A review by Jean Stern

The world of contemporary landscape and scenic painters is full of people who call themselves “plein air painters” but in truth: 1) are incapable of painting outdoors; 2) have little understanding of the tradition and purpose of painting outdoors; or 3) understand too well that many people will buy any painting that is presented as being “en plein air.”

Morgan Samuel Price is among the best of the true plein air painters of today, that is to say, artists who paint outdoors with the full conviction that the only way to capture the true, fluid effect of natural light is to paint outdoors, amidst that specific light.

Her newest book, Turn On the Light: a Touchstone of Plein Air Painting, is one of the most beautiful books I have seen this year. Each of the more than 200 paintings illustrated in this book was painted by Price. They are all remarkable, with a good number of them approaching superb. Among my favorites are June Light in Carmel (p. 37), Kiawah Pathway (p. 39), Morning Walk (cover and p. 51), Nancy’s Oak (p.52), Strolling Pathway (p. 56), and Sunlit Afternoon at Casper’s (p. 79). These delightful paintings shimmers with light, not just bright light, but light with the full force and beauty of a specific temporal fragment of the day. With Price’s paintings, the viewer can say with certainty, “this one was painted at 2:30 in the afternoon, on a hot and humid day” or another was painted “in later morning, just as the sun breaks through the haze in mid April.”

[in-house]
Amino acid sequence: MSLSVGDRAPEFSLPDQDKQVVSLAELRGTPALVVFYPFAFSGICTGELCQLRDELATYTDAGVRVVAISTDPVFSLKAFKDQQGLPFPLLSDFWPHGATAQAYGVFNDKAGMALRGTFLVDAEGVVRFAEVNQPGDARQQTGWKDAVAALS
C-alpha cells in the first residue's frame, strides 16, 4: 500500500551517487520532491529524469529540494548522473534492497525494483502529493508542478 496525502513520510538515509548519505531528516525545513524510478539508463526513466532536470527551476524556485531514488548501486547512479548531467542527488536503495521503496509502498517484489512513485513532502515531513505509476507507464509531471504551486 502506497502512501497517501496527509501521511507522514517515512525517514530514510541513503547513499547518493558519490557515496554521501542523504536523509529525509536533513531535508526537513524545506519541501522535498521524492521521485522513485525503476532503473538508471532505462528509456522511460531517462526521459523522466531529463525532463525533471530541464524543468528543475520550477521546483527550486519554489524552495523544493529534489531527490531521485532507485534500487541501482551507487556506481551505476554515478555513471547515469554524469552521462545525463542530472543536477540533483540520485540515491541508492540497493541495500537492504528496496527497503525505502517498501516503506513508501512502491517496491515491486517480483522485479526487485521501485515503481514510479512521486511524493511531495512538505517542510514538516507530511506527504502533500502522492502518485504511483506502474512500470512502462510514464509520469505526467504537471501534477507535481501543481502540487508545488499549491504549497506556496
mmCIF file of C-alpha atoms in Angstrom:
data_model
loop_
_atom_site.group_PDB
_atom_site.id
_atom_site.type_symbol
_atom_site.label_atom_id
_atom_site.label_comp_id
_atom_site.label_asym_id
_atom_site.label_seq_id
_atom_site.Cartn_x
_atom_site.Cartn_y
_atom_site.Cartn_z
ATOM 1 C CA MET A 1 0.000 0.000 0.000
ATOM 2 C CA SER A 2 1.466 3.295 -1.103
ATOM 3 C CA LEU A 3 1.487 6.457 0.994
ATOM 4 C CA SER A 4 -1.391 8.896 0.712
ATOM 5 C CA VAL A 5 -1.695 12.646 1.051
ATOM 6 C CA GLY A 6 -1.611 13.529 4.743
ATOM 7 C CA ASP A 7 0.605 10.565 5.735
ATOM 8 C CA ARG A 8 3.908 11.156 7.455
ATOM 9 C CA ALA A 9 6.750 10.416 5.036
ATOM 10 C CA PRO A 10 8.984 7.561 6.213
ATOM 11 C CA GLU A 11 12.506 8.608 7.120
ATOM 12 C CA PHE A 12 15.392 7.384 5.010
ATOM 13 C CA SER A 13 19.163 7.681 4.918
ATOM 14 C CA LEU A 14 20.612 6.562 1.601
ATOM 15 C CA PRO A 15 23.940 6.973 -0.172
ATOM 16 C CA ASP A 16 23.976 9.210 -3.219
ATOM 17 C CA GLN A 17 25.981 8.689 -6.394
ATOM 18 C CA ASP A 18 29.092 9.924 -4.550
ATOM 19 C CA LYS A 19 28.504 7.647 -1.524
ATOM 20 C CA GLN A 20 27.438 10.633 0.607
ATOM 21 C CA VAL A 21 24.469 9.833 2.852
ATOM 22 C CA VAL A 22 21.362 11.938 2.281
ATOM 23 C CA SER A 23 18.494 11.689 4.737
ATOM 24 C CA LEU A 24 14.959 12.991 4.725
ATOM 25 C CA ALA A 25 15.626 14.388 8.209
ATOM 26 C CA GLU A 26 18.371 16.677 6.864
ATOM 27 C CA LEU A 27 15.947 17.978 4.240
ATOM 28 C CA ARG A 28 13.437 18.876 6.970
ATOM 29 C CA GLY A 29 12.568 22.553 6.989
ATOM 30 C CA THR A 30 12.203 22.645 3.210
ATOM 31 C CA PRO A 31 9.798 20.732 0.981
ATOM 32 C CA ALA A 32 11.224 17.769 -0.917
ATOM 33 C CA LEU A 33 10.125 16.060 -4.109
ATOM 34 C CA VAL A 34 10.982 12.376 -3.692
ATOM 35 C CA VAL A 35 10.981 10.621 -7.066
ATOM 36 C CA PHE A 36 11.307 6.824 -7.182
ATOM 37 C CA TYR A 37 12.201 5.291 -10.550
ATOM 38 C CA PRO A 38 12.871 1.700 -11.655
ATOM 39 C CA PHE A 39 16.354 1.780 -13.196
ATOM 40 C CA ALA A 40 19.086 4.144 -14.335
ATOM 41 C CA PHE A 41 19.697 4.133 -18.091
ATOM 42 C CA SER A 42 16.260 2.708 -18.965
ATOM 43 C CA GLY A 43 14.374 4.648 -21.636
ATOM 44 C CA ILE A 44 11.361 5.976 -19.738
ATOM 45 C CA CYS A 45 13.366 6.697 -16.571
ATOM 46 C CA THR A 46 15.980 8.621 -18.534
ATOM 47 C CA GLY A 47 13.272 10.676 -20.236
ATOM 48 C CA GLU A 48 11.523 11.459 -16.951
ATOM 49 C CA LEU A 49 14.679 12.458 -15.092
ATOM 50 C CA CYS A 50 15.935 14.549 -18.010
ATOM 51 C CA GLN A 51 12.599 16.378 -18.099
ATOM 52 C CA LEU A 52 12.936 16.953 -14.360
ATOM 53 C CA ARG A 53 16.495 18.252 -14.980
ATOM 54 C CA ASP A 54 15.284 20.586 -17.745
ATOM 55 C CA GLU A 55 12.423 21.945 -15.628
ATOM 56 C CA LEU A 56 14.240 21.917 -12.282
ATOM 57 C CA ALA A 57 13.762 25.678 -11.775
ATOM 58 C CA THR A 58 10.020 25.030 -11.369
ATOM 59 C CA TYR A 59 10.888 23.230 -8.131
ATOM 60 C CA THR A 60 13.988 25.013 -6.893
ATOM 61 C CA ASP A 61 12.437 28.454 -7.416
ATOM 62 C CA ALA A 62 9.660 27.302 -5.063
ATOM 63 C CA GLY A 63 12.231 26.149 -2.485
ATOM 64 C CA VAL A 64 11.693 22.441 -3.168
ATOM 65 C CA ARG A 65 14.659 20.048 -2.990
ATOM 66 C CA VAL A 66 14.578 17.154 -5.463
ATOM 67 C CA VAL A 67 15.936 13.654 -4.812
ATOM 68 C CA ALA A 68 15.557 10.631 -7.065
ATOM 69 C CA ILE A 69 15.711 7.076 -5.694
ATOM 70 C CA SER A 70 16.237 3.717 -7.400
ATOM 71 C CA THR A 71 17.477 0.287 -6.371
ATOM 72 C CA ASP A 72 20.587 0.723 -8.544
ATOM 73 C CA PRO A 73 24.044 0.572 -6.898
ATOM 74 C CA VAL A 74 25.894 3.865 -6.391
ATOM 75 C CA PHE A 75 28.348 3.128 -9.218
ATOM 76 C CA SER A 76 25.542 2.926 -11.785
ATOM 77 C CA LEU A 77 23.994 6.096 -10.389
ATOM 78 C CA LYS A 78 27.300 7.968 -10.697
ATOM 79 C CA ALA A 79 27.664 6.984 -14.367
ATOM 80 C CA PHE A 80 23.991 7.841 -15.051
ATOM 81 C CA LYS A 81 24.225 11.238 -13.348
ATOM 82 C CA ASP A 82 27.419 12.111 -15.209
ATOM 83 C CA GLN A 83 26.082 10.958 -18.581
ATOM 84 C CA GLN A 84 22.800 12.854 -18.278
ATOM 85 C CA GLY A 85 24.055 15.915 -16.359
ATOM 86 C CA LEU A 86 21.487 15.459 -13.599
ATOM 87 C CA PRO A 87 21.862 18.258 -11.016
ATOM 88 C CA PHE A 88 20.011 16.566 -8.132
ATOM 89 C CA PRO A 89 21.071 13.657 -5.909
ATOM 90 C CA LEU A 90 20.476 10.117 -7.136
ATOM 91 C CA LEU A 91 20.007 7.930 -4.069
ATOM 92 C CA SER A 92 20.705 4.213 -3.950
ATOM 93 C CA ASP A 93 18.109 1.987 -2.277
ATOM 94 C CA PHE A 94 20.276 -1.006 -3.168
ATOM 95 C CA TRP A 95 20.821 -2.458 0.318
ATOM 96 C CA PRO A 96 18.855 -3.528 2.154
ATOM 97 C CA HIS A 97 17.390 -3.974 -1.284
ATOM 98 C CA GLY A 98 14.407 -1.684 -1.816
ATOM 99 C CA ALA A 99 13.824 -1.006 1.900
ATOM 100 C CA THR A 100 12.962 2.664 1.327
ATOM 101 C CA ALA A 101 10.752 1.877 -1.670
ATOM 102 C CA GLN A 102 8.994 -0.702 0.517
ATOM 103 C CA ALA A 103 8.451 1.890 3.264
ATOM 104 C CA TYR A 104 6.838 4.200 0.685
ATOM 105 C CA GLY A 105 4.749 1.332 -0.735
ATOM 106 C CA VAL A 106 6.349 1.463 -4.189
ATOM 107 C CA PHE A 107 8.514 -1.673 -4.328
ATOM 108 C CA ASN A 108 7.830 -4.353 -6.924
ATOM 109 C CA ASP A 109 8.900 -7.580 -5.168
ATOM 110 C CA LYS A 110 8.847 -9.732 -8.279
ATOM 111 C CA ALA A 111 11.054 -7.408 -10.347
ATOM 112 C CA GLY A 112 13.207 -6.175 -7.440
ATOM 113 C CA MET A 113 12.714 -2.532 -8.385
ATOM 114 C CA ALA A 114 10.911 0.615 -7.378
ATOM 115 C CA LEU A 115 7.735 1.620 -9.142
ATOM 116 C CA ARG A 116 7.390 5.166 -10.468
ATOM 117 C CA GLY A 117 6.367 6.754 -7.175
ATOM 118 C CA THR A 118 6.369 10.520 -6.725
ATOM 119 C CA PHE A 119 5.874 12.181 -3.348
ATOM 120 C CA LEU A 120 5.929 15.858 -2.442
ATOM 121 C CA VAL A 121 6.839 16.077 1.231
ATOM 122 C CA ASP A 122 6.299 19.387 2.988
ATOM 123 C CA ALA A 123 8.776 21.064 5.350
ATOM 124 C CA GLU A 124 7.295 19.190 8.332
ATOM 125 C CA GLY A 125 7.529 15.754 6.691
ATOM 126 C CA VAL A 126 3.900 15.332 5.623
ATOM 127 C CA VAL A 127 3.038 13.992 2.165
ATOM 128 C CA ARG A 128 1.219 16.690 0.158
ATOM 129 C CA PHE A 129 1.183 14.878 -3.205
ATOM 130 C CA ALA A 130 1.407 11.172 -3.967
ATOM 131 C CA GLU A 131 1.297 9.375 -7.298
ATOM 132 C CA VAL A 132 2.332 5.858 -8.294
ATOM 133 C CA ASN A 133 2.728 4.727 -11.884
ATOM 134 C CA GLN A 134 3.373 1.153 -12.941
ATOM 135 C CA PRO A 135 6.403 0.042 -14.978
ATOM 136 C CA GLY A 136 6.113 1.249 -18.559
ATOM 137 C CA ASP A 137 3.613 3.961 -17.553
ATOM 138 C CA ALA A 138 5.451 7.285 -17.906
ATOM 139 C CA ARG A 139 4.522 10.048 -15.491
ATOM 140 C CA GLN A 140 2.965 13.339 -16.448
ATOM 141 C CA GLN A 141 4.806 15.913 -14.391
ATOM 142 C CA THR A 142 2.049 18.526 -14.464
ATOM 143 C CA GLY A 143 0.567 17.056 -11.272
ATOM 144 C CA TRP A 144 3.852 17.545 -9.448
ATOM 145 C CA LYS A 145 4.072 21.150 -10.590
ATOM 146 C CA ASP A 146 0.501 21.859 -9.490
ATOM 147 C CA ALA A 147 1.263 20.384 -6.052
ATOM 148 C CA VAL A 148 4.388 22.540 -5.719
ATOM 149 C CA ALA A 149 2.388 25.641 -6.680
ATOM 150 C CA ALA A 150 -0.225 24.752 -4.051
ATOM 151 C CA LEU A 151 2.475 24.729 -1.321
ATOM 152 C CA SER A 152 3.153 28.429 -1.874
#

In addition to large, major paintings, Price shows some of her plein air oil sketches, such as Paul Fly Fishing (p.61), Shenandoah River at Dusk (p.73) and Oranges (p.94). Shenandoah River at Dusk is only 9 inches by 12 inches, and is painted with big, broad applications of tones, with hardly any attention to detail. Yet, Price has captured the effect of late afternoon glare on a balmy, wonderfully slow summer day. It brings to mind and heart the seemingly endless summer days of our youth, when time had no urgency and even less importance. All this on a small format, painted in barely a couple of hours, lest that nostalgic light pass into early darkness.

The text of “Turn On the Light” reads smoothly, with numerous glimpses of the inner artist. As we read on, we are allowed into the thoughts and emotions of Morgan Samuel Price, a creative process that is personal and unique to every artist.

In closing, “Turn On the Light” is an aptly named book, as Price focuses on the glorious light in each of her paintings. Indeed, it is a beautiful book that one will peruse endlessly, in awe of the beauty of nature and in admiration of the artistry of Morgan Samuel Price.